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The western suburbs of Sydney have among the lowest rates of immunisation in Australia, while affluent suburbs throughout Sydney are still failing to meet the government target.

The Sydney Morning Herald is reporting that the latest data from the National Health Performance Authority shows that in areas of intrenched anti-vaccination sentiment, there has been little change in four years.

Immunisation rates across Australia, however, have improved between 2013 – 2015 overall.  The immunisation rate among one-year-olds alone has risen from 90.4 per cent to 91.3 per cent.

Brunswick Heads on the NSW North Coast had the lowest rate of immunisation in Australia, with just 73.3 per cent of one-year-olds immunised, followed by Parramatta and Harris Park, where the immunisation rate was 75.8 and Katoomba, Leura and Medlow Bath, with 76.8 per cent.

In a recent interview with the Sydney Morning Herald, Diane Watson from the National Health Performance Authority said the risk posed by low immunisation rates correlated to poor levels of immunity and parents should be concerned if they live in these low immunisation areas.

“We’re starting to see improvements in immunisation rates in some communities but we still see communities where immunisation rates are not high enough to ensure that disease can’t spread,” Dr Watson said, “For one-year-olds, rates can be as high as 98 per cent but can be as low as in the 70s and those would be the communities in which children are the most vulnerable.”

Across Australia, 1200 postcodes did not meet the national immunisation target for 95 per cent of children to be immunised.

Dulwich Hill had one of the highest immunisation rates in Australia, with 97.3 per cent of one-year-olds immunised.

National Centre of Immunisation Research director Peter McIntyre said pockets of anti-vaccination attitudes in places such as the North Coast of NSW and south-east Queensland had kept immunisation rates low in those places and this had barely changed.

Programs such as a drive to boost immunisation provided by the Government, had improved the immunisation rate overall, Professor McIntyre said.

“About three times as many people have not got all the vaccines they’re supposed to, and in almost all these cases it’s problems with access to services, large families, single parent families, all the things that make it difficult to get to a clinic.”


Image source: Getty Images

  • yeah i just don’t know why people treat this like a choice. do it, save your child and others!

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  • Many of these are families that actively choose not to vaccinate.

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  • Interesting statistics especially in Sydney suburbs

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  • My 2 year old attends child care in a very wealthy Melbourne suburb. Just this week we had a confirmed case of Measles in his room at the centre. Whilst my 2 year old is immunised, I am 36 weeks pregnant and there will be situations when I will need to take our newborn baby with me to drop my son off at child care. This scares me because our baby will be too young to be immunised but we now know that there is in all likeliehood at least one, if not more, unimmunised children at the centre. I never wanted to be one of those Mums that is over protective of their children but unfortunately it seems that now I will need to think carefully before letting another child, and even adults, near my little baby if I can’t be sure whether or not they have been vaccinated against things that could be deadly to a newborn.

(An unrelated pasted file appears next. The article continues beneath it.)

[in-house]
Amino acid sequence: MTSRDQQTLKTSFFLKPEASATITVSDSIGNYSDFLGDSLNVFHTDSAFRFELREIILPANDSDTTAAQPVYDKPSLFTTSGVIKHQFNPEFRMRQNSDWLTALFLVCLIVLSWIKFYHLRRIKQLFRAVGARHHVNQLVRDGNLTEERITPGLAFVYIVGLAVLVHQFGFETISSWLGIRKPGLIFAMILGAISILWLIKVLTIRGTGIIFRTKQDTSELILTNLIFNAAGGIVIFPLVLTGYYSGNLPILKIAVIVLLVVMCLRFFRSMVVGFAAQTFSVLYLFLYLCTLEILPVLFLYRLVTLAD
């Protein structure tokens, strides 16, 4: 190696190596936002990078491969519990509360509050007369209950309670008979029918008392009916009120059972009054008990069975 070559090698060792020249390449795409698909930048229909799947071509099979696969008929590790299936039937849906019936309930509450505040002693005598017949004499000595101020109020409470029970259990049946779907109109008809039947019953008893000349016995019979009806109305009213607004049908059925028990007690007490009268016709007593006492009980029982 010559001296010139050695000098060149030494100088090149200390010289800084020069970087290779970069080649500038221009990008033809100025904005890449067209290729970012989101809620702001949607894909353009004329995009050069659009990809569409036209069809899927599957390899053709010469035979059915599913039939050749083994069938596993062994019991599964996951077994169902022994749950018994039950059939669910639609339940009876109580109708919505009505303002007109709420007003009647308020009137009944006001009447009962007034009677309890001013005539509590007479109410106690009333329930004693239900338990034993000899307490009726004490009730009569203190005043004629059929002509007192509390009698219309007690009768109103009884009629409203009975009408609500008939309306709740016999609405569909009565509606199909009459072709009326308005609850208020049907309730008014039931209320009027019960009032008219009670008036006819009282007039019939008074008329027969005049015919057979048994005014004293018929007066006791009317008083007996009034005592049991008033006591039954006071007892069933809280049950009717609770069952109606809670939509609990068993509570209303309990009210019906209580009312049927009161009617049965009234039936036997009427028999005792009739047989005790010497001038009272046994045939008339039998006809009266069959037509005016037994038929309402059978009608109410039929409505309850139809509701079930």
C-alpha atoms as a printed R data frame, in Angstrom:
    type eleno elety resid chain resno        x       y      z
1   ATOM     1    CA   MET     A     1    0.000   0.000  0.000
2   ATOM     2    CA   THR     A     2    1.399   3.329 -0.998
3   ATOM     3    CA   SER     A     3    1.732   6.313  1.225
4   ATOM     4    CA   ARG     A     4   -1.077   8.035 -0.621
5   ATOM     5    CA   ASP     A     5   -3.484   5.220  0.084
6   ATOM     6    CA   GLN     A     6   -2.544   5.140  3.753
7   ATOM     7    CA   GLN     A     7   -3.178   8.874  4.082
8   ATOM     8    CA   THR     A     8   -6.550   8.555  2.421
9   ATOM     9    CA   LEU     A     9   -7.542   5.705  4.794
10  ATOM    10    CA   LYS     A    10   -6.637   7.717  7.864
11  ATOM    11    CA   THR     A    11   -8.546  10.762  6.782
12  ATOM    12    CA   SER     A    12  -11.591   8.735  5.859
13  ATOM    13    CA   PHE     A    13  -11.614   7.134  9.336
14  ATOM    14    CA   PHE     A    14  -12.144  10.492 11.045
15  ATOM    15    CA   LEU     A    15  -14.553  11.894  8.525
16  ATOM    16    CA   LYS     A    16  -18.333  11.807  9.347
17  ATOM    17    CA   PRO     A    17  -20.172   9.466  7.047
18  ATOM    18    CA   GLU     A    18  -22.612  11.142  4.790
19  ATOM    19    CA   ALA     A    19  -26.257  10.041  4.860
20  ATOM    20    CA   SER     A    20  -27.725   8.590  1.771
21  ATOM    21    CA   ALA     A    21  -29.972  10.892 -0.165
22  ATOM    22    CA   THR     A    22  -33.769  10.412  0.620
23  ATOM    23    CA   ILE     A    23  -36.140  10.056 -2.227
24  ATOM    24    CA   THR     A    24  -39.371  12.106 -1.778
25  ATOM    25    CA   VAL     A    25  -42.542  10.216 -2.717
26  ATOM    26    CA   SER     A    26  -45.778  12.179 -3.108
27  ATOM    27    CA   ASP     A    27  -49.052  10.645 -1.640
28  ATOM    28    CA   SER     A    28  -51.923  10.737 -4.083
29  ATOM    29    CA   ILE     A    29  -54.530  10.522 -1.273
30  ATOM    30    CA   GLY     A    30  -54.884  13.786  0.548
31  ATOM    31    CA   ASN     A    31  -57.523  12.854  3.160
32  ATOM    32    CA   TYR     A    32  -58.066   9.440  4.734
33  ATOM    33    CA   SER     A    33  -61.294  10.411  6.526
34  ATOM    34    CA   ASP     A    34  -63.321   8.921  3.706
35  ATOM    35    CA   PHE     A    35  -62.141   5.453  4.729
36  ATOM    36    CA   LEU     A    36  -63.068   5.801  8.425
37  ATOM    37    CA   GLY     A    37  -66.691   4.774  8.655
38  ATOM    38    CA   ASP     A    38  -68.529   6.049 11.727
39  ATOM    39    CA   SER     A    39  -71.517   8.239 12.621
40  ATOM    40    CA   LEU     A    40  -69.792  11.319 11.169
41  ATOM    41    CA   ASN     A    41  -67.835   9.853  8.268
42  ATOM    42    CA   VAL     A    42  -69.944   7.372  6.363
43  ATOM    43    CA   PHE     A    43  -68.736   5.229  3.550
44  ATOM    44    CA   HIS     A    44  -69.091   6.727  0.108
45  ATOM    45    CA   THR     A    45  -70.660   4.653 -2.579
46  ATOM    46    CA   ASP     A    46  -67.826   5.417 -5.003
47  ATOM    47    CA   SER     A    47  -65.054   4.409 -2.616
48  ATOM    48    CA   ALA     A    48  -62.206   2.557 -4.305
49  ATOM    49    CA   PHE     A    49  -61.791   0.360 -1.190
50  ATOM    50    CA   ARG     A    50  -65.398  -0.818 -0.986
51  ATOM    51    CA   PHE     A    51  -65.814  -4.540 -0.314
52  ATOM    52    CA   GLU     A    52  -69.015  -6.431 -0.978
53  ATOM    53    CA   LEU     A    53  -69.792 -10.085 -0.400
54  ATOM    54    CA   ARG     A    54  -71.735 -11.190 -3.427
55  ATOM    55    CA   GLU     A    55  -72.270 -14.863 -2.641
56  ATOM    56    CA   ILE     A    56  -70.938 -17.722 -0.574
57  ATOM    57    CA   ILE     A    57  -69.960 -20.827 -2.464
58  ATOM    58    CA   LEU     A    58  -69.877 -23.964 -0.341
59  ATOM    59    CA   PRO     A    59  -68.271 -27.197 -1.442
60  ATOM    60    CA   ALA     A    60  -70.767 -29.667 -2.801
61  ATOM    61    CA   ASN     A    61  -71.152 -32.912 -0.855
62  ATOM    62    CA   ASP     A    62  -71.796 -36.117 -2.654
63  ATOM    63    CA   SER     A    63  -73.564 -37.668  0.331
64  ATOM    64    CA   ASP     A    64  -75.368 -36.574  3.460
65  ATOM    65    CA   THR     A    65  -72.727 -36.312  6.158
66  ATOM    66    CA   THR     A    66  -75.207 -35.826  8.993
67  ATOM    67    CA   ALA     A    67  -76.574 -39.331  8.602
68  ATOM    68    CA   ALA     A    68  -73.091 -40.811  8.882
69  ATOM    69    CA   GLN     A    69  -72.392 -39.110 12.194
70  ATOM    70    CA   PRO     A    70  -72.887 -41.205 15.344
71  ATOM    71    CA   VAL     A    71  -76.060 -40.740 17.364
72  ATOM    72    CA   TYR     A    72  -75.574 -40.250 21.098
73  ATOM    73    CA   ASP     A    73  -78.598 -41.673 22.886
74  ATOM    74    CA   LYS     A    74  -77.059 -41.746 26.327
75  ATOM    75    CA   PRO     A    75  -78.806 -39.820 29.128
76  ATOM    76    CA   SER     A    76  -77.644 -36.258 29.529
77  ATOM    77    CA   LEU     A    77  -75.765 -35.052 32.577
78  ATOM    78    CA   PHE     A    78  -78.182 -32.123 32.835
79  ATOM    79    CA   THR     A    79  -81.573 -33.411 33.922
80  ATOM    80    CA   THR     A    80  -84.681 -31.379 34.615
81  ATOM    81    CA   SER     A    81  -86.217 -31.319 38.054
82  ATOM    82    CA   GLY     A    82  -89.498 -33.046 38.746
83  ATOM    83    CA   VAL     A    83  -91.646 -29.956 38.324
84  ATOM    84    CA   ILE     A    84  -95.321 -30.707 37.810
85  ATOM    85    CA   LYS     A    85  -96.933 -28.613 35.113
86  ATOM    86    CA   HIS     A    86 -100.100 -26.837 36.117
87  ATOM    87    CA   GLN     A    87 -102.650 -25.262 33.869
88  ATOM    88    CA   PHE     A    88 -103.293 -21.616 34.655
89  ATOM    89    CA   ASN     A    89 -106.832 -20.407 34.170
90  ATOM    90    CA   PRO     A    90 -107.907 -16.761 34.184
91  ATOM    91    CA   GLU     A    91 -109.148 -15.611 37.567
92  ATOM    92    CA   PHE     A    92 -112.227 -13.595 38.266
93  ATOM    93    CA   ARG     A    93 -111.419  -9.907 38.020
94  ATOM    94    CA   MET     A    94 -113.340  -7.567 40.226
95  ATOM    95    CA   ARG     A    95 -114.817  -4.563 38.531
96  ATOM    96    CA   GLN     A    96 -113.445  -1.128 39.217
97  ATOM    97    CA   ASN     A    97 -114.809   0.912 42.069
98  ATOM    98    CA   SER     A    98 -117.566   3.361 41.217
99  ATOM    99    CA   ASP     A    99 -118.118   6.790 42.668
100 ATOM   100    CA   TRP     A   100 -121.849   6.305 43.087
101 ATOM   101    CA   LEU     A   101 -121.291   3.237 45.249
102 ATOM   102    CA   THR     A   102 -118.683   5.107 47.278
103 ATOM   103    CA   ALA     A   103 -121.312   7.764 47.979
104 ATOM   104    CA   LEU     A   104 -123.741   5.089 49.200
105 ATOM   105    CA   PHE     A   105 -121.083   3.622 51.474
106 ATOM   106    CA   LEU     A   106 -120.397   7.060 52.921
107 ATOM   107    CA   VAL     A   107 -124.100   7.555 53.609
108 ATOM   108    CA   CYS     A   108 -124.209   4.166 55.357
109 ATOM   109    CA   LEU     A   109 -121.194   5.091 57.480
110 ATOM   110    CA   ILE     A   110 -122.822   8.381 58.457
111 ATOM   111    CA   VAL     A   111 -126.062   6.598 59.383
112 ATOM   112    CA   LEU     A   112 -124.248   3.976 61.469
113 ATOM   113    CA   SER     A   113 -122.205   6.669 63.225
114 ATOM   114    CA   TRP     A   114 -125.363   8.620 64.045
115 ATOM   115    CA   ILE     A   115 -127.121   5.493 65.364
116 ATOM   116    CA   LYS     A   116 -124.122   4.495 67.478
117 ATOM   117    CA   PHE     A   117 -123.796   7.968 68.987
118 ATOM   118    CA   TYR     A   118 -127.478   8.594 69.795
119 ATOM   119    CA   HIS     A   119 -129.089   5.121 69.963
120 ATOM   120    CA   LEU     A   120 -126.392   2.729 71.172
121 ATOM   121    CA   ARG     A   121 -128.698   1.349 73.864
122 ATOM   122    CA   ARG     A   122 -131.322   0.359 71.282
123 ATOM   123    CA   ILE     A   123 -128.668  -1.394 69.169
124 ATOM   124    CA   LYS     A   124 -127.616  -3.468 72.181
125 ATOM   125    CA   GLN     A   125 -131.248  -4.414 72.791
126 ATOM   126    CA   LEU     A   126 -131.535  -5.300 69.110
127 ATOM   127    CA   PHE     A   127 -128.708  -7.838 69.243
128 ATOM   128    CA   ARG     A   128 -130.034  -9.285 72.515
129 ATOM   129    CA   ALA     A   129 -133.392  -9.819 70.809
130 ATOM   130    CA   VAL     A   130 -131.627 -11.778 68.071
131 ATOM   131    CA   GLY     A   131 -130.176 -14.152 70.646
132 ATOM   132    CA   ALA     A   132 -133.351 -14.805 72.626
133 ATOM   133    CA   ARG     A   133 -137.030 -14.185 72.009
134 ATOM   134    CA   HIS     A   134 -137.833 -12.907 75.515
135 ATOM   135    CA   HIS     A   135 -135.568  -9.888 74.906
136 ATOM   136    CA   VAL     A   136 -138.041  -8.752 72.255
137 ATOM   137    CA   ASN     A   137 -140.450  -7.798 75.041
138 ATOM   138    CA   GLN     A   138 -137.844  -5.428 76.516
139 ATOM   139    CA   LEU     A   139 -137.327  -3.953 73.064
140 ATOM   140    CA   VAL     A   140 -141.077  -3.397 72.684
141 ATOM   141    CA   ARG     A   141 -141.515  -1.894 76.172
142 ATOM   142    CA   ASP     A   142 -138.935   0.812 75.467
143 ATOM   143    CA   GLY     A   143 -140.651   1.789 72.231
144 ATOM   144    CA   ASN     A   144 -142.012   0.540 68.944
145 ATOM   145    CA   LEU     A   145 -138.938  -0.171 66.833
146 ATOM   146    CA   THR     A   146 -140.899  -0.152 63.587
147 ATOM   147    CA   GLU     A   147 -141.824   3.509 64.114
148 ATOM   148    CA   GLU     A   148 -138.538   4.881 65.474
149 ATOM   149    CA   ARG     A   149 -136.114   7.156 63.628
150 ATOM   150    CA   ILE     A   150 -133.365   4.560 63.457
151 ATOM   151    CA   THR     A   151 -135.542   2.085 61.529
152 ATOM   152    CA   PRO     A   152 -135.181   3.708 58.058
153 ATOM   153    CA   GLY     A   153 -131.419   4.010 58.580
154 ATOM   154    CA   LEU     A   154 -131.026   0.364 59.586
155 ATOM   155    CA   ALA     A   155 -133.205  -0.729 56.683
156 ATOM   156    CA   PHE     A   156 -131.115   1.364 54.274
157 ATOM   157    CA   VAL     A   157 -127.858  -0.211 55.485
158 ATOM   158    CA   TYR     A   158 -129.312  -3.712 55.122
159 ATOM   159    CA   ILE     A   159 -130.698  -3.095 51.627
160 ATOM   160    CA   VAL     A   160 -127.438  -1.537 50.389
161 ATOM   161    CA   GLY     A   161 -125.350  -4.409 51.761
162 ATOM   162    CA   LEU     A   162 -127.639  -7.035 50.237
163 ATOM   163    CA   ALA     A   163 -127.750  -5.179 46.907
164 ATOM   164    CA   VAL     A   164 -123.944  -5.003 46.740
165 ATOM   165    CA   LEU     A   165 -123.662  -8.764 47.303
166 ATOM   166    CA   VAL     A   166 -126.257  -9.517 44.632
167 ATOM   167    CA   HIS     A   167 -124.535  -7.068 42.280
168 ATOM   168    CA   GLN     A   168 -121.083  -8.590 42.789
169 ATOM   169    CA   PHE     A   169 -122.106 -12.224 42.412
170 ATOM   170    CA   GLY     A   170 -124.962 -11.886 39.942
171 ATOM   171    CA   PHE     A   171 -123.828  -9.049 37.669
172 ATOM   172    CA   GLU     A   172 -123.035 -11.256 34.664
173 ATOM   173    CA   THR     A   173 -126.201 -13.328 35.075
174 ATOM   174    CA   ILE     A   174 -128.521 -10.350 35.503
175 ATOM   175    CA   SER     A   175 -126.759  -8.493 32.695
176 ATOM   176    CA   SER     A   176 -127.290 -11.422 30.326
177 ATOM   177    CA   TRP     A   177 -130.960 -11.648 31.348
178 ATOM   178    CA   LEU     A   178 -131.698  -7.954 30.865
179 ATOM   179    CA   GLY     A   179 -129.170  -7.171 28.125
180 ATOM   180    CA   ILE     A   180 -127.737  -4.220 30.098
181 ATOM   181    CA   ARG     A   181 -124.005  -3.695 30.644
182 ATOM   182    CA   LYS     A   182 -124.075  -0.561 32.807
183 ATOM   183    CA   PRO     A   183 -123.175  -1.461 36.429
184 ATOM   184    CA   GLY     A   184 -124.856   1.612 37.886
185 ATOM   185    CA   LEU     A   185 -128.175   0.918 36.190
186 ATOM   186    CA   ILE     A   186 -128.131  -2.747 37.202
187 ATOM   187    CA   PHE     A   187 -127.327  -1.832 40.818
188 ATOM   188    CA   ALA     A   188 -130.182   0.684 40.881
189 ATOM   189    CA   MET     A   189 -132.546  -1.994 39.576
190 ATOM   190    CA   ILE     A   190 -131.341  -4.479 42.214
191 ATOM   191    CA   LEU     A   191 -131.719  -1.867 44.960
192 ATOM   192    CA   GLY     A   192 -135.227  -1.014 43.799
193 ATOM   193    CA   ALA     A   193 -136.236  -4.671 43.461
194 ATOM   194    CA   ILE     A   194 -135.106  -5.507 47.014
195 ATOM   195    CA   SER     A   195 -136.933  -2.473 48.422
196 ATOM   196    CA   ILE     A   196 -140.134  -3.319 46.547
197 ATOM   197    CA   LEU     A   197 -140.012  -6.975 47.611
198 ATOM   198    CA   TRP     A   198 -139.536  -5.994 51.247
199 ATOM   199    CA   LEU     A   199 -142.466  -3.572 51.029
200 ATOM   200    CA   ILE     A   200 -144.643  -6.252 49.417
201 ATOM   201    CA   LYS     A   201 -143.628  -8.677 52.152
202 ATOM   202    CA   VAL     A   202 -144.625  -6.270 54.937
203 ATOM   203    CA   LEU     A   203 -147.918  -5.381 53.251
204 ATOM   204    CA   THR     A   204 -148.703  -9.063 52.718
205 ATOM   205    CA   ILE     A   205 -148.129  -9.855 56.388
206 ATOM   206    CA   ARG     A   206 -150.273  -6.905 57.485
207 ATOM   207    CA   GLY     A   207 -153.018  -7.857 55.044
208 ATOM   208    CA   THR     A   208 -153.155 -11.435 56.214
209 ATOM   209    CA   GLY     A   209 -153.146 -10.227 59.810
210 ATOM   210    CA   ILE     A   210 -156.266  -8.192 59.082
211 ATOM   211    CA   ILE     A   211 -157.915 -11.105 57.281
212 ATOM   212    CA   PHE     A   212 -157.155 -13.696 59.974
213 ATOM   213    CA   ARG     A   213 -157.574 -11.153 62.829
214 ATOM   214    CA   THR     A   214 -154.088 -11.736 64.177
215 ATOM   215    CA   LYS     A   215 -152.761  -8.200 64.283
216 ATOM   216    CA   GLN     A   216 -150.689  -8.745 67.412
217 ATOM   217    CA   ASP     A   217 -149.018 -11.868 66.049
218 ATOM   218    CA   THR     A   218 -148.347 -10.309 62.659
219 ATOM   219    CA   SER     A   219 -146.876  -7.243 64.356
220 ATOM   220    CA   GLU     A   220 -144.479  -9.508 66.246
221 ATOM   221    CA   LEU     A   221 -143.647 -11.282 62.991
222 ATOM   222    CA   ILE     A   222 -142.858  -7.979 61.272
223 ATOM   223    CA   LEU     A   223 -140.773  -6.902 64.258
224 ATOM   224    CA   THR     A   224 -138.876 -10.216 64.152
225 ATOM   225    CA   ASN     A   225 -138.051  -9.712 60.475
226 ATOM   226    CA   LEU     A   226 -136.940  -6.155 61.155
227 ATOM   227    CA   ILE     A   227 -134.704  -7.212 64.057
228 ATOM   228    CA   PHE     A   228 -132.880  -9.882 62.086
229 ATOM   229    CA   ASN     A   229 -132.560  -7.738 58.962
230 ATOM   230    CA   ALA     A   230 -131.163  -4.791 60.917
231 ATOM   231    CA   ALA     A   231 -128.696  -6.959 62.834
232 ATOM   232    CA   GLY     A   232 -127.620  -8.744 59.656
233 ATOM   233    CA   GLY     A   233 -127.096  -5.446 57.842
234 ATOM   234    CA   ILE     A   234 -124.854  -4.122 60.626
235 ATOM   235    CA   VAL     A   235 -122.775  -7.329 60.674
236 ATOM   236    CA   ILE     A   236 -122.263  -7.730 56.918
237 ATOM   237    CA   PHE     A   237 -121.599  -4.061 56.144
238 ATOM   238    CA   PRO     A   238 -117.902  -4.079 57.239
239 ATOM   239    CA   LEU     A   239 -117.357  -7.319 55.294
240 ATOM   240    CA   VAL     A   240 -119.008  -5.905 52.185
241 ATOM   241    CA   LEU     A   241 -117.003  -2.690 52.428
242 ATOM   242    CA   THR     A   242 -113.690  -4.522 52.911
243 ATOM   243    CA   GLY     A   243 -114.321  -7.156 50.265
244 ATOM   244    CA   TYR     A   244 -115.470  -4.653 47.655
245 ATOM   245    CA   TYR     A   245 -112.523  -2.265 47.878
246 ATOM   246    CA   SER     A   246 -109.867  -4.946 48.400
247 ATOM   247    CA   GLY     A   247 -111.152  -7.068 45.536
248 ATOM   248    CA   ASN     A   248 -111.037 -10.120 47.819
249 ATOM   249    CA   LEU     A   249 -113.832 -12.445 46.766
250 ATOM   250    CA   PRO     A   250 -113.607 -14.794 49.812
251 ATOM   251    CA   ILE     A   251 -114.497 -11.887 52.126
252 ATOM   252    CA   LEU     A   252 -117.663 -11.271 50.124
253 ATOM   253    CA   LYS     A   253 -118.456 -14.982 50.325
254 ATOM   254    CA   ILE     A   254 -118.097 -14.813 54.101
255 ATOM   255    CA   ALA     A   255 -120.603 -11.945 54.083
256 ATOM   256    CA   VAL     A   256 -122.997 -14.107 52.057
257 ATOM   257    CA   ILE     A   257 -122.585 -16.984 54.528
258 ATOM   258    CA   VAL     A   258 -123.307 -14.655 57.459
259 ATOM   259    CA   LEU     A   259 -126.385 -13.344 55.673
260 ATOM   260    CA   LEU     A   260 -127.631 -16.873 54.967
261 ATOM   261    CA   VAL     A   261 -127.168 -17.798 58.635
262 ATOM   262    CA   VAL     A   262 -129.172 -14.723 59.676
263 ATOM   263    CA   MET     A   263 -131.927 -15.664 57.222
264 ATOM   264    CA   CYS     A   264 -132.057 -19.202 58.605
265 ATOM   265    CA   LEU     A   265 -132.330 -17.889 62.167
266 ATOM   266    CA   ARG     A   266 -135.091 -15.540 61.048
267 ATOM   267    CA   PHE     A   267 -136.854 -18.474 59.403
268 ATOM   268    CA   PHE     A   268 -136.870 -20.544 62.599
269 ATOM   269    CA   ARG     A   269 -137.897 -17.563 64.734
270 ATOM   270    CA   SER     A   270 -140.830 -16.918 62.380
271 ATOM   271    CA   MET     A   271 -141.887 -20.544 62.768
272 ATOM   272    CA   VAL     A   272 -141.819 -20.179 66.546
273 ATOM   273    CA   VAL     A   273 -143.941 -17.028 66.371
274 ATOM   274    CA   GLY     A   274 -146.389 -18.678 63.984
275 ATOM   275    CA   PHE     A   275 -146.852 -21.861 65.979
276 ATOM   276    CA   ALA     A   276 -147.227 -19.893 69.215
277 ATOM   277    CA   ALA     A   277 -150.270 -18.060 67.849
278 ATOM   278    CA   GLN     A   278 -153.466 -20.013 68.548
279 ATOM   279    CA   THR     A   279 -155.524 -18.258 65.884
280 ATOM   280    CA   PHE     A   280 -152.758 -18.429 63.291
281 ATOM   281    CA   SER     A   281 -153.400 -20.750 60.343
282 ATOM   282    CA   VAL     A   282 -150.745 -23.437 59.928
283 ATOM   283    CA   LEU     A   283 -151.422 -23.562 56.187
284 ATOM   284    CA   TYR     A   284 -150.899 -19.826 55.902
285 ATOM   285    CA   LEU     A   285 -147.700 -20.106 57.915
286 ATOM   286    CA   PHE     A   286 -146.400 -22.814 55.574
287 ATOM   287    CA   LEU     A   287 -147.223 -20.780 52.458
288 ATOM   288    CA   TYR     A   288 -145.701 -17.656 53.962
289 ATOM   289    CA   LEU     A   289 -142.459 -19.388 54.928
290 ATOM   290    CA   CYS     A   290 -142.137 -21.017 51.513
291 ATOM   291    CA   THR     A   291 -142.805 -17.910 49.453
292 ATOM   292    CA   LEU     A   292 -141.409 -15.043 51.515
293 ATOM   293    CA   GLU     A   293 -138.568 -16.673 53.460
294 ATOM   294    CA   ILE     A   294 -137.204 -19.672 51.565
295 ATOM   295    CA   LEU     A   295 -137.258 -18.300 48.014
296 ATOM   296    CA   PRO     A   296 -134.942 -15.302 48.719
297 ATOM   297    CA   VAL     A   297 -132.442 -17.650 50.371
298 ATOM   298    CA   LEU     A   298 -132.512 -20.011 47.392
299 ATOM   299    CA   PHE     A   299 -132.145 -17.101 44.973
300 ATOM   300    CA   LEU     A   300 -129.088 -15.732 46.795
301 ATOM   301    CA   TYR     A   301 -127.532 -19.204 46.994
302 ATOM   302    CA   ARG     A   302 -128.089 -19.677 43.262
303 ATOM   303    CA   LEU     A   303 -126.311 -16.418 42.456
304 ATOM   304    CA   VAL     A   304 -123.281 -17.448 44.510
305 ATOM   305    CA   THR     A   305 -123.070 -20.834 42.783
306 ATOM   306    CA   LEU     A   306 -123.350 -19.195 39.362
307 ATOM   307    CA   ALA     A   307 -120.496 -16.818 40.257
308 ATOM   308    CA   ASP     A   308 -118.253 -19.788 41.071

• You are absolutely right. It’s a right you just can’t take!

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  • Amazing when you consider that so many children died, ended up with brain damage, etc and then we had breakthroughs with vaccines and so all kids were being vaccinated and that health issues vanished and now we are going backwards.

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  • Its quite amazing how many children aren’t being immunised, it really shouldn’t be this big a number. Especially now that it is so easily accessible.

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  • 1200 postcodes is still a lot! I hope we will see an increase in immunisation rate very soon!

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  • Immunisation is so very important. Lets hope the rate increases with positive and grass roots awareness campaigns.

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  • Lke hz

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  • I’d be interested to know the postcodes involved. I’m a big believer in immunisations and I can’t understand parents not wanting to protect their children against such terrible diseases.


    • Did you read my mind? I wonder if they know how many children are actually in those areas as their estimates may not be accurate. Some have a “drifting” population – their numbers are seasonal. Some with children live in a couple of places throughout the year. They go where work is available. Therefore, how can they get an accurate figure for some areas. When my niece started school in the 1980s her parents had to fill in some paperwork at the school beforehand, they were asked by the School Principal whether she had been vaccinated and whether they were up to date.

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  • There’s no excuse for not getting your child to a clinic or doctor’s office to receive vaccinations. Parents need to get their priorities straight.

    Reply

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